Herding Cats

I’m sure you’ve heard the expression herding cats before. When you’re trying to manage programmers, the expression certainly comes to mind. What if programmers were cats, which one would you be?

In no particular order:

  • The Scottish Fold. Its recumbent pavilions are a natural adaptation what seals the ears and renders it immune to communication. While you give it instructions, it looks at you with its large Banderas eyes and makes you feel that this time, it’ll work. Actually, it didn’t hear a thing, or maybe some kind of white noise.

    Yes, yes, indubitably, yes, I am very intensely ignoring you

  • The Black Cat. It believes it can do low-level black magic with the code, and that only it possesses the wisdom of deciding whether or not some optimization is worthwhile. Naturally, all the code it writes is unreadable, written in some dark and forgotten script, which can only be maintained by the black cat, making lock-in its only effective superpower.

    Let's add some SSE4 to this word processor!

  • Siamese Cat. Vocal and social, the Siamese cat constantly chirps, quacks, peeps, croaks, blubbers, whines; voicing its opinions while distracting the maximum number of cats. Built as an output-only device, the Siamese cat is impermeable to the other cat’s opinions or points of view. Furthermore it’s needy and doesn’t really achieve anything.

    Are you listening? Do you listen? Hey you? Are you listening? Do you listen? Yo? I'm miawing! Do you listen? Do You? Hey! You!

  • The Tabby. The generic cat that actually does catch the mice (that is, it actually does some work) without being petulant. It doesn’t have any special powers: it may know build systems, some shell script language, and a couple of generic programming languages like Java but without great mastery. It just does the stuff it has to.

    Gimme that rat! (Photo: Lyne Boucher)

  • The Junior Tabby. Playful and curious, does more damage than actual useful work. The junior tabby is easily startled and confused, and its utter lack of experience (as fresh out of school) is both a blessing and a curse. It may have to be litter trained.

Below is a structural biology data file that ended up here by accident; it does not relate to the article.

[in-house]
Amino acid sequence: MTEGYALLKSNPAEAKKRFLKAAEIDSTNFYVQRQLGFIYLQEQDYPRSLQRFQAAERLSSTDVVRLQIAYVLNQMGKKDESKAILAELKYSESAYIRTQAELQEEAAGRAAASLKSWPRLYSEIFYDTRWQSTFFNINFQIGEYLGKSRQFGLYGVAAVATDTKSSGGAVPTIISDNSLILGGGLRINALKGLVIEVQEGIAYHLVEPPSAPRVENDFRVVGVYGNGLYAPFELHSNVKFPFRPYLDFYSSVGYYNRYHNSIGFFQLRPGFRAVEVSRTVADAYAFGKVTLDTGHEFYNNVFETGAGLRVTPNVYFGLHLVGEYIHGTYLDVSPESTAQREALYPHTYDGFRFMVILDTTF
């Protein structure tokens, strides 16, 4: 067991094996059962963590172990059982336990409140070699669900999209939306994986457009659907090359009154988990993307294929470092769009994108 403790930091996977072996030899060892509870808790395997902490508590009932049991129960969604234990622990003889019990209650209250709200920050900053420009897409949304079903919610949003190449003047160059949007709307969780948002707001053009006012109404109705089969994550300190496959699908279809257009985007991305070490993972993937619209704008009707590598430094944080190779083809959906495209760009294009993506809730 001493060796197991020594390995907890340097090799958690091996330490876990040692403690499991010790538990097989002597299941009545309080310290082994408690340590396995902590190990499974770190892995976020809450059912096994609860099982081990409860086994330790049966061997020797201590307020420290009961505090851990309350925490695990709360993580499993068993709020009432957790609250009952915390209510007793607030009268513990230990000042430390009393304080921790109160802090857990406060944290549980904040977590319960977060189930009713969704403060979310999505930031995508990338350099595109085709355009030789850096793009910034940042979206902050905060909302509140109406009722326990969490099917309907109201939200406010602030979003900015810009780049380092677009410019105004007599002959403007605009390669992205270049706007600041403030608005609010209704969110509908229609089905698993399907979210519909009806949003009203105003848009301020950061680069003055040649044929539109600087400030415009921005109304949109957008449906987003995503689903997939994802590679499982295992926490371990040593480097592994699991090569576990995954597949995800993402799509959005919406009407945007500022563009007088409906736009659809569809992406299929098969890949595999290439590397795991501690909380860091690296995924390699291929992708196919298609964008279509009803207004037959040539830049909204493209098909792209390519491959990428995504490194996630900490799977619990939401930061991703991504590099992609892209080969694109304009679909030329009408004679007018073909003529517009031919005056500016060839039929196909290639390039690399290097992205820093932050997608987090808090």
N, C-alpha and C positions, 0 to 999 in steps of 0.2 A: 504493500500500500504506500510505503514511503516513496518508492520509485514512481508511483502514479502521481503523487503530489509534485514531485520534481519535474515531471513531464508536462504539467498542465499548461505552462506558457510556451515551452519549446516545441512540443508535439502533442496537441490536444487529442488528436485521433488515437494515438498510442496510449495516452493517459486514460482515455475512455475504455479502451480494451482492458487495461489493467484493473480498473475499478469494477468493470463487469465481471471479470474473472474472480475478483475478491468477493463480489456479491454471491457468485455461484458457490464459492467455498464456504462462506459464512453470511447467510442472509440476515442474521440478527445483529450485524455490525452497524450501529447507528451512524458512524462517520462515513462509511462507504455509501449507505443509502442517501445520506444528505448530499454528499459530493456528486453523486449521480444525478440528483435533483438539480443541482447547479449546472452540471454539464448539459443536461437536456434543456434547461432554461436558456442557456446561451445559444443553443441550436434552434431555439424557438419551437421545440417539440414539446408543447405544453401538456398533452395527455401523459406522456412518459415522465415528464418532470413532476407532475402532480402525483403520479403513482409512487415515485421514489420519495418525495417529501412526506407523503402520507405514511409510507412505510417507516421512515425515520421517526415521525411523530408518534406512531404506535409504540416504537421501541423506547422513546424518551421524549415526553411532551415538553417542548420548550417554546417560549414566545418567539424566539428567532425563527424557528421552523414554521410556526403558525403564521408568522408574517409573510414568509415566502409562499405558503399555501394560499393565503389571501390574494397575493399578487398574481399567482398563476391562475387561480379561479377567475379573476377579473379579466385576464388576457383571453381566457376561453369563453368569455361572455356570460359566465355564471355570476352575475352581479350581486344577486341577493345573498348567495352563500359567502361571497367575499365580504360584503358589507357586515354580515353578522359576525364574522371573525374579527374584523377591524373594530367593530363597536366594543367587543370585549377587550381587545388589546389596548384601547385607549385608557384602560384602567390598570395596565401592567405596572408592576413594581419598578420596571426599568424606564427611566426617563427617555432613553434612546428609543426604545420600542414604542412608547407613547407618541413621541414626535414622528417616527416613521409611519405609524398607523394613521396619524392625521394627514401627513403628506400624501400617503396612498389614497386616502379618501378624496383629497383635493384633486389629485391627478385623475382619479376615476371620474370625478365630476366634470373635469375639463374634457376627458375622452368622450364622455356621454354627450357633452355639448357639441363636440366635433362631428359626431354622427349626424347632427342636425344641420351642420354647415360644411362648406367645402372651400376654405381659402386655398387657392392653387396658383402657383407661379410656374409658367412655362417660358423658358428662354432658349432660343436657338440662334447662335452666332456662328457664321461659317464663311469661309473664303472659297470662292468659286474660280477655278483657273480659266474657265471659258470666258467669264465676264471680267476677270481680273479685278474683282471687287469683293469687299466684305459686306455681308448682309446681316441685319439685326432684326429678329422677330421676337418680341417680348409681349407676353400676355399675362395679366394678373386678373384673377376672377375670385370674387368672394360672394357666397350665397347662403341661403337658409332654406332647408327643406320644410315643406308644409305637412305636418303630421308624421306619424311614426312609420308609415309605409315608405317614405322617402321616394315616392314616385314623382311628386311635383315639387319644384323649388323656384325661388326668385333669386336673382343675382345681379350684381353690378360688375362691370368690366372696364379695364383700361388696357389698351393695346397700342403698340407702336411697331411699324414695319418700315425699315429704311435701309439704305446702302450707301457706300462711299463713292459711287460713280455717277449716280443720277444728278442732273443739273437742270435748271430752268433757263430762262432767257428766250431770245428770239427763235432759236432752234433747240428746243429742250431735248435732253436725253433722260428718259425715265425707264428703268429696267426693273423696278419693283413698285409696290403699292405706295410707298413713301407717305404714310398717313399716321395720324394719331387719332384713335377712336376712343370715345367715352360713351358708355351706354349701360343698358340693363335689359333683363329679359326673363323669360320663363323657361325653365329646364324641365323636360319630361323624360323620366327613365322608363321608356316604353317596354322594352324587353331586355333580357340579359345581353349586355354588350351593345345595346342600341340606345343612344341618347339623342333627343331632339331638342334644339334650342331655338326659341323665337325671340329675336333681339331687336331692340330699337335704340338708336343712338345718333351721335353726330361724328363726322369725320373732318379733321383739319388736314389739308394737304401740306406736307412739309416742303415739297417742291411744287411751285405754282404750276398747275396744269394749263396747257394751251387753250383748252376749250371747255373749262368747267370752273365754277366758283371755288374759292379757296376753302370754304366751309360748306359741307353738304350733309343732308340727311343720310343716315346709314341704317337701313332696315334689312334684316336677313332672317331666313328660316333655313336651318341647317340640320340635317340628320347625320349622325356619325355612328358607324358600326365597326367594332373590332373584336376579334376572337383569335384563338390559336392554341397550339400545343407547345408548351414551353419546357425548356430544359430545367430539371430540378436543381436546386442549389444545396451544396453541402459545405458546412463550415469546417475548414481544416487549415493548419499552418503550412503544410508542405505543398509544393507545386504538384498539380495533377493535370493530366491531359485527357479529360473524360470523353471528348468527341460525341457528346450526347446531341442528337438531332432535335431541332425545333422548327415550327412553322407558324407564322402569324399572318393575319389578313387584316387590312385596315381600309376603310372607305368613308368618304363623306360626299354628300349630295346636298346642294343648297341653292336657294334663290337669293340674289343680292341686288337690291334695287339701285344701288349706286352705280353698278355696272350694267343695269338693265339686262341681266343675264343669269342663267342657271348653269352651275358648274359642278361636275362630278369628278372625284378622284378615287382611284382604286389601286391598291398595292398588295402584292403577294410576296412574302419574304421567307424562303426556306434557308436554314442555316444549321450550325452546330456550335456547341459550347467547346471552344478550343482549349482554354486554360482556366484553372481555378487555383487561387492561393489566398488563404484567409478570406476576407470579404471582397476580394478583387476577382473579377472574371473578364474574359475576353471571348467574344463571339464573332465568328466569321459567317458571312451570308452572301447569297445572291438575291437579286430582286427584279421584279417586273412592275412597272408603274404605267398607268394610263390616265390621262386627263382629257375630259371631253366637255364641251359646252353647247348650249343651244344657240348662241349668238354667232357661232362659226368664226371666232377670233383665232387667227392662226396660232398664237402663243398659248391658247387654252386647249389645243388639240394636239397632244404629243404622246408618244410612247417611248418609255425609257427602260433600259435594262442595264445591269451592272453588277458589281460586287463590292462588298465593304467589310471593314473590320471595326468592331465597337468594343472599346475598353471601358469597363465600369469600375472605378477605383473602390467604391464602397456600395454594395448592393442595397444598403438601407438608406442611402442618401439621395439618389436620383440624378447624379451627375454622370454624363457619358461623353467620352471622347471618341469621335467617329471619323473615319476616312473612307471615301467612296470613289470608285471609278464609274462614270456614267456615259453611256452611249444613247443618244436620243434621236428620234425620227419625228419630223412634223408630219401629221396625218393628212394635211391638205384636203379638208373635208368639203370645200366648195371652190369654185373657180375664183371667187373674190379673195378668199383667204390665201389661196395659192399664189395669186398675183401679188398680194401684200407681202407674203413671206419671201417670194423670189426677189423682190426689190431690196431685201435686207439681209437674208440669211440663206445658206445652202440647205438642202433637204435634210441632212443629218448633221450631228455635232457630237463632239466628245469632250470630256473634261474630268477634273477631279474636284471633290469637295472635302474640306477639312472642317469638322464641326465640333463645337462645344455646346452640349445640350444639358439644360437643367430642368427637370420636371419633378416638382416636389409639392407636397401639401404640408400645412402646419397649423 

J'ai rien compris.

  • The Persian. Its flat faces allows it to focus on really tiny, unimportant, details, as it can look at them from really, really, really close. This, however, comes with a complete lack of perspective and a complete ignorance of the “big picture”. It will fight over a minor detail to the death (or at least until it clearly can’t win in which case a week of intense passive-aggressive pouting ensues) and it may be hard to convince that there are larger goals and problems than whatever triviality it’s focusing on.

    If I can only get closer to the screen...

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Of course, that’s not entirely fair to cats, but if you have ever worked in a large group, I’m pretty sure you can now say “ah-a, this guy’s really a [expletive] Siamese” or “what a junior tabby!” Of course the view I present is overly sarcastic; you may be lucky enough to work with both competent and understanding people; and your team chemistry may be really great. I think all the teams I’ve worked with so far are great, despite some cattitude showing underneath once in a while. Just remember, you may just have more cat in you than you think.

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“Belle” the tabby, picture by Lyne Boucher, used with permissions.

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So, what kind of cat are you? Do you have suggestion to embiggen the list?

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